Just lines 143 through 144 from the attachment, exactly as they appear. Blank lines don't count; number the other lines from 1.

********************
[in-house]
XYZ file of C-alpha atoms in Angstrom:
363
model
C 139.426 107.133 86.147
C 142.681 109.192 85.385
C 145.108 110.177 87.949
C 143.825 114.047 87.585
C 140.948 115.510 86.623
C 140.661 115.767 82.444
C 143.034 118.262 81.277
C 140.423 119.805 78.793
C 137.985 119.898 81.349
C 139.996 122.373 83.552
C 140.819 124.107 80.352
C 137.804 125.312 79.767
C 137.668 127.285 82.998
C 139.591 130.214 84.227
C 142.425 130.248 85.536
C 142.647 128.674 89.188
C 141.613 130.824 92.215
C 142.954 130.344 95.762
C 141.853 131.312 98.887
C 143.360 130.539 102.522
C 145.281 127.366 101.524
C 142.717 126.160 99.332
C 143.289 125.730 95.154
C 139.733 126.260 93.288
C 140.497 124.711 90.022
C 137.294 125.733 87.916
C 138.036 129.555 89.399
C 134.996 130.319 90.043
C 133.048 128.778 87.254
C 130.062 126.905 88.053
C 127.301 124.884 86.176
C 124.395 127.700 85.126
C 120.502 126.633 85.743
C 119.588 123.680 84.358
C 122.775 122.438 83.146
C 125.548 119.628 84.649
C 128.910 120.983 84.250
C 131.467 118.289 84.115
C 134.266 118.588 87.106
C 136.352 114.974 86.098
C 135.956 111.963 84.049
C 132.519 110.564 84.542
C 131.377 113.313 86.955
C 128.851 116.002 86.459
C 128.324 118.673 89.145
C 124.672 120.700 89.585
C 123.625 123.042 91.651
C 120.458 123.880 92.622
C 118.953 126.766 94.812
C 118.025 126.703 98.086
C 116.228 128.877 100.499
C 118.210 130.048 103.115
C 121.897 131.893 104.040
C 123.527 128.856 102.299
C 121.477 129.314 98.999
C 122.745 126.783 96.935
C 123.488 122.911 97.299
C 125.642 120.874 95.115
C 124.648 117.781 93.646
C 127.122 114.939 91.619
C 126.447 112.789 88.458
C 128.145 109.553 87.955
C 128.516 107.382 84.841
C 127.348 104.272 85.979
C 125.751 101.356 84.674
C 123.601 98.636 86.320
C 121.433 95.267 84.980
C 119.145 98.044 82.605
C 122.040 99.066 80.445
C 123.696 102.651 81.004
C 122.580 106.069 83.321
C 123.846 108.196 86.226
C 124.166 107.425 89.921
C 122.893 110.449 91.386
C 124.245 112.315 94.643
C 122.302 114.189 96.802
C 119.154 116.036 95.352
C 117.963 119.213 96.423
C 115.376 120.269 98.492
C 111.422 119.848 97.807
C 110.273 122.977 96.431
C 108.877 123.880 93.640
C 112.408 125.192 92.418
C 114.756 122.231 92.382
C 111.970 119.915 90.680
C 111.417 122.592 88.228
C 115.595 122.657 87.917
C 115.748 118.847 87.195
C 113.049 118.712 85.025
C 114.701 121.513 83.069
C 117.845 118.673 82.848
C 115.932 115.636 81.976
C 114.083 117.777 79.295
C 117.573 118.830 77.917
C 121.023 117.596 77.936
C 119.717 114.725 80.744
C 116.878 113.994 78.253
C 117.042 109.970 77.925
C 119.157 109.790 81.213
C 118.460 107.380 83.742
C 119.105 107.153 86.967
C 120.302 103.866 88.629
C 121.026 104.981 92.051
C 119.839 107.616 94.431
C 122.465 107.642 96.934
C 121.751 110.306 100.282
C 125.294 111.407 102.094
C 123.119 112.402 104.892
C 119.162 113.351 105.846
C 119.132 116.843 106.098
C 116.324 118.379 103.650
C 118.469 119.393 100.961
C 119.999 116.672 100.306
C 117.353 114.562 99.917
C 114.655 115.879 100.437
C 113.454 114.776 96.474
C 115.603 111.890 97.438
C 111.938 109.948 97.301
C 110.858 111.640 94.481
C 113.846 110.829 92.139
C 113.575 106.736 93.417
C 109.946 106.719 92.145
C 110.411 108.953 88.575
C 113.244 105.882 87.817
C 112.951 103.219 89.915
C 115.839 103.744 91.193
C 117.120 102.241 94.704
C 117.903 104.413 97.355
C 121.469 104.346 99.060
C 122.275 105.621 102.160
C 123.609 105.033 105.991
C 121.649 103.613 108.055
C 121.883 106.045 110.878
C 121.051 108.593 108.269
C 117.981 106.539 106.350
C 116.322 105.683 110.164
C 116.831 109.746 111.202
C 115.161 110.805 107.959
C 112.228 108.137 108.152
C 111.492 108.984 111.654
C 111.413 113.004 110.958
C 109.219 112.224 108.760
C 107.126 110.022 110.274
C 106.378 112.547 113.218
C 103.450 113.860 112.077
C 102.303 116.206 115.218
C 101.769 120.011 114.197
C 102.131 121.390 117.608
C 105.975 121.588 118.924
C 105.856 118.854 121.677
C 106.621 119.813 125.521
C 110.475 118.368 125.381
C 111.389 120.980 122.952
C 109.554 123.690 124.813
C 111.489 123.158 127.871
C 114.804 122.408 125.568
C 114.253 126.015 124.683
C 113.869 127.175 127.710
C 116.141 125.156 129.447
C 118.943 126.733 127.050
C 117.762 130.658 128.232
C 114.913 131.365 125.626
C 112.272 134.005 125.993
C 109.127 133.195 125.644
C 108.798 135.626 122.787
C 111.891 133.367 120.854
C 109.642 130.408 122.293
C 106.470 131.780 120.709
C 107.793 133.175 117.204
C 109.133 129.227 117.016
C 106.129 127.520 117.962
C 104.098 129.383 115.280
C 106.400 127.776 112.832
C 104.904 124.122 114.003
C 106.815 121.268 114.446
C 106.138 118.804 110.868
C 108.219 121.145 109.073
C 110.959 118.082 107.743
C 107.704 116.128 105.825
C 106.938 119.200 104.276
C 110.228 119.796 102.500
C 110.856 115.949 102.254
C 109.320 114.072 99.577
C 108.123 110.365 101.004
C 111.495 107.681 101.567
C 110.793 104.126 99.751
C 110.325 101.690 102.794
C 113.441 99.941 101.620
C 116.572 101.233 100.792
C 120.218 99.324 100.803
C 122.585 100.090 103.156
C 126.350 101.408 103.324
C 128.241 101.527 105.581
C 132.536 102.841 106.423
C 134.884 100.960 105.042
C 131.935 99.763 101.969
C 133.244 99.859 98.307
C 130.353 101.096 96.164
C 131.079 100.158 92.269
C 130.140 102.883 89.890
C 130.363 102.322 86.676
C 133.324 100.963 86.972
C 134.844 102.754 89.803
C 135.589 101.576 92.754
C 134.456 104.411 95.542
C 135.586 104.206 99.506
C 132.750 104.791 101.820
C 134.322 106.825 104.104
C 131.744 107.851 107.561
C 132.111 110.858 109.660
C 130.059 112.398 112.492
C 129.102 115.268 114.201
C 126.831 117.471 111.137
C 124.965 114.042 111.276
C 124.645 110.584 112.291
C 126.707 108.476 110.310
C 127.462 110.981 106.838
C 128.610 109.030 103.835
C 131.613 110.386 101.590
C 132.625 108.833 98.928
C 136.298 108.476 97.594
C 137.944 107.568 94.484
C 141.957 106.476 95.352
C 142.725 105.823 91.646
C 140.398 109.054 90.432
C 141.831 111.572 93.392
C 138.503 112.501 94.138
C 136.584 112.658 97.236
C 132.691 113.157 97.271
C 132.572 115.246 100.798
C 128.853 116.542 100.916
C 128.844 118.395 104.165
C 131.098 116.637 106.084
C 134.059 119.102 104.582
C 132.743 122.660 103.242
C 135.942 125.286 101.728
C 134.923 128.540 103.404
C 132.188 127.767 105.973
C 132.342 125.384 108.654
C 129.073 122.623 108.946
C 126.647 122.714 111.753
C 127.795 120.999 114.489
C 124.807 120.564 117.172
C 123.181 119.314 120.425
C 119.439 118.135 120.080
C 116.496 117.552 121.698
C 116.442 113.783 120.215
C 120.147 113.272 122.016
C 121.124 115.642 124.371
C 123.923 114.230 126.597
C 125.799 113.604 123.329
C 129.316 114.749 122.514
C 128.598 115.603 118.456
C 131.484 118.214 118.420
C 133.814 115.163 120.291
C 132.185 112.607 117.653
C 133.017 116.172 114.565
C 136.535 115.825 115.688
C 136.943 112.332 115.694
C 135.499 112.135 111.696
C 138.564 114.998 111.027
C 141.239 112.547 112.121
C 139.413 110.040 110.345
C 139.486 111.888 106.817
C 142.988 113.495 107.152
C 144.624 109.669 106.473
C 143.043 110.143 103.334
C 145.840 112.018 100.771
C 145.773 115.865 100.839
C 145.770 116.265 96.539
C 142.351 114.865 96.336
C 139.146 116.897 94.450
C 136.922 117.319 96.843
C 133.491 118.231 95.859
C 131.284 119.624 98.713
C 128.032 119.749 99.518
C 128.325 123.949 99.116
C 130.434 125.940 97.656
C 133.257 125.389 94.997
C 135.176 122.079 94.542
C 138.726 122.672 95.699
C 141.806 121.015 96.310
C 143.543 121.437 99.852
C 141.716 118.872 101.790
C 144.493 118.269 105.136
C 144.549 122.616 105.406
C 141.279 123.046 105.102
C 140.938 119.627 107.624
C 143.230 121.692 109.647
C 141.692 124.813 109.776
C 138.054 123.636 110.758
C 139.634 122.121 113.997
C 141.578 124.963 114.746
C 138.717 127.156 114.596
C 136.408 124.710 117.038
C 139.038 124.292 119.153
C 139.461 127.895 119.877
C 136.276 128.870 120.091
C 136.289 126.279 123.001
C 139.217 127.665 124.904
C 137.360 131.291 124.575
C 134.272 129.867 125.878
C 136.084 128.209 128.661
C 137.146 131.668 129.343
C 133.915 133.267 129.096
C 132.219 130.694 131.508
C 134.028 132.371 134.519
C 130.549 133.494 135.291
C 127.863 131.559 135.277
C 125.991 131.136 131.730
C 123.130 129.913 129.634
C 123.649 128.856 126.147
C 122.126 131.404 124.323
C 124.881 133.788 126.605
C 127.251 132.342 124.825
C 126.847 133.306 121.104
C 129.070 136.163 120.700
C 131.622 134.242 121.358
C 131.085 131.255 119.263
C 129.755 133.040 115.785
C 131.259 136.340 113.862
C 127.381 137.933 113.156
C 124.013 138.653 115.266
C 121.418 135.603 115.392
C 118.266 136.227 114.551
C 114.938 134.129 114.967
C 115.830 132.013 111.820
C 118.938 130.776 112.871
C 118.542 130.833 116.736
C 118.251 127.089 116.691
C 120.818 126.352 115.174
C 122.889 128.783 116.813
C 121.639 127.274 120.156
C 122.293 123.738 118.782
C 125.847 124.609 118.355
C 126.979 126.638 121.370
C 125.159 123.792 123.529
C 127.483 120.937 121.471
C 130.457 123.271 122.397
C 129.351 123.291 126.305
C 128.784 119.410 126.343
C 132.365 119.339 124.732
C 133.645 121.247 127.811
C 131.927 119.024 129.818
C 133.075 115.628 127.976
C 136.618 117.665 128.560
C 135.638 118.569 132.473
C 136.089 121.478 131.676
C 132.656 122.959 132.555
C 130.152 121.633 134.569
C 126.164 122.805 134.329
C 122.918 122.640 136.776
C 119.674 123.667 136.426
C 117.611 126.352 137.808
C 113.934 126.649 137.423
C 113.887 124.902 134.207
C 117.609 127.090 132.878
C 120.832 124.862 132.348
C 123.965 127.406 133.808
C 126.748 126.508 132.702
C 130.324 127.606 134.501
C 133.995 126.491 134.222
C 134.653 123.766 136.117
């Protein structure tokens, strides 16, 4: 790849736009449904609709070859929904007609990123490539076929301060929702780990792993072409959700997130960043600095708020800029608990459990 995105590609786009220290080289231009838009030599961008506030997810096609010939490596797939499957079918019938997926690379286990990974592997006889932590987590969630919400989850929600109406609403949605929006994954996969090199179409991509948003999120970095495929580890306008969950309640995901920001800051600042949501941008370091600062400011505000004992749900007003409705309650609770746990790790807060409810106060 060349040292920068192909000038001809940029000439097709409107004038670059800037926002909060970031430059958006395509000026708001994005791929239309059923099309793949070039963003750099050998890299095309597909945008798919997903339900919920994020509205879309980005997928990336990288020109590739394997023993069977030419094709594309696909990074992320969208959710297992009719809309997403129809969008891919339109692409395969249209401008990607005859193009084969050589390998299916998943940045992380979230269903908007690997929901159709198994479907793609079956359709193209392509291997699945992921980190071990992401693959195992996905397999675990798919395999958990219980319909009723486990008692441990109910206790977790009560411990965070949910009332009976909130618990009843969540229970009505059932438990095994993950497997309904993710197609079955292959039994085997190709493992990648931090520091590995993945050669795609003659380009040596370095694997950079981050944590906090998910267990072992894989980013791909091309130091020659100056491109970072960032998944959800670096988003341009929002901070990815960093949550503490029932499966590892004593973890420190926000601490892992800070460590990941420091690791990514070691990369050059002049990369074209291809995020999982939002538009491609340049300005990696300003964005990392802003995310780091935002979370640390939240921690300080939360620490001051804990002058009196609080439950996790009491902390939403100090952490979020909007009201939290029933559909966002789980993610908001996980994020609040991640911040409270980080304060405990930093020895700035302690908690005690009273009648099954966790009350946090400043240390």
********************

C 112.228 108.137 108.152
C 111.492 108.984 111.654